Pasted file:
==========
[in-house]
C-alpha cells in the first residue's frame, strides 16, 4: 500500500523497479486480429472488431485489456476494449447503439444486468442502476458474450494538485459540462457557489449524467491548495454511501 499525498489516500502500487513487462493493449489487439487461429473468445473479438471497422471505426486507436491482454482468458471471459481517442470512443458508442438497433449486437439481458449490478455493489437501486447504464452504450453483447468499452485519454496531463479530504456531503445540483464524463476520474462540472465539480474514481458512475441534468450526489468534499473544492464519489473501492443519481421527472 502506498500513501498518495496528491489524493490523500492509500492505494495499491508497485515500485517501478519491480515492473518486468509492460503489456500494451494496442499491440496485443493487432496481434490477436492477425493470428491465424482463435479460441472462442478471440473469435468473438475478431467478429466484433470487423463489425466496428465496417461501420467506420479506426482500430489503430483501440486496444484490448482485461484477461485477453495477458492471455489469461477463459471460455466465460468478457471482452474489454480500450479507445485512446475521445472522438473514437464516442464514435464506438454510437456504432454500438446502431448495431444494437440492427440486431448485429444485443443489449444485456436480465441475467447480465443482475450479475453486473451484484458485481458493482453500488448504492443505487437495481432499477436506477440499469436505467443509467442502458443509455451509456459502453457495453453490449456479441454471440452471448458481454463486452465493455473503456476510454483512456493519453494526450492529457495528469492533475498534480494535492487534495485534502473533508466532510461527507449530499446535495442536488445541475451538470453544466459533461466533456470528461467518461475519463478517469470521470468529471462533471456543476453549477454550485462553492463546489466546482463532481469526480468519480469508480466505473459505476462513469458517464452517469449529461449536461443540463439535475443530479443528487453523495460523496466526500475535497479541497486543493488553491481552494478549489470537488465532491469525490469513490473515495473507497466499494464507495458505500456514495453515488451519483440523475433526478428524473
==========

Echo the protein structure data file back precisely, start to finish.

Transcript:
[in-house]
C-alpha cells in the first residue's frame, strides 16, 4: 500500500523497479486480429472488431485489456476494449447503439444486468442502476458474450494538485459540462457557489449524467491548495454511501 499525498489516500502500487513487462493493449489487439487461429473468445473479438471497422471505426486507436491482454482468458471471459481517442470512443458508442438497433449486437439481458449490478455493489437501486447504464452504450453483447468499452485519454496531463479530504456531503445540483464524463476520474462540472465539480474514481458512475441534468450526489468534499473544492464519489473501492443519481421527472 502506498500513501498518495496528491489524493490523500492509500492505494495499491508497485515500485517501478519491480515492473518486468509492460503489456500494451494496442499491440496485443493487432496481434490477436492477425493470428491465424482463435479460441472462442478471440473469435468473438475478431467478429466484433470487423463489425466496428465496417461501420467506420479506426482500430489503430483501440486496444484490448482485461484477461485477453495477458492471455489469461477463459471460455466465460468478457471482452474489454480500450479507445485512446475521445472522438473514437464516442464514435464506438454510437456504432454500438446502431448495431444494437440492427440486431448485429444485443443489449444485456436480465441475467447480465443482475450479475453486473451484484458485481458493482453500488448504492443505487437495481432499477436506477440499469436505467443509467442502458443509455451509456459502453457495453453490449456479441454471440452471448458481454463486452465493455473503456476510454483512456493519453494526450492529457495528469492533475498534480494535492487534495485534502473533508466532510461527507449530499446535495442536488445541475451538470453544466459533461466533456470528461467518461475519463478517469470521470468529471462533471456543476453549477454550485462553492463546489466546482463532481469526480468519480469508480466505473459505476462513469458517464452517469449529461449536461443540463439535475443530479443528487453523495460523496466526500475535497479541497486543493488553491481552494478549489470537488465532491469525490469513490473515495473507497466499494464507495458505500456514495453515488451519483440523475433526478428524473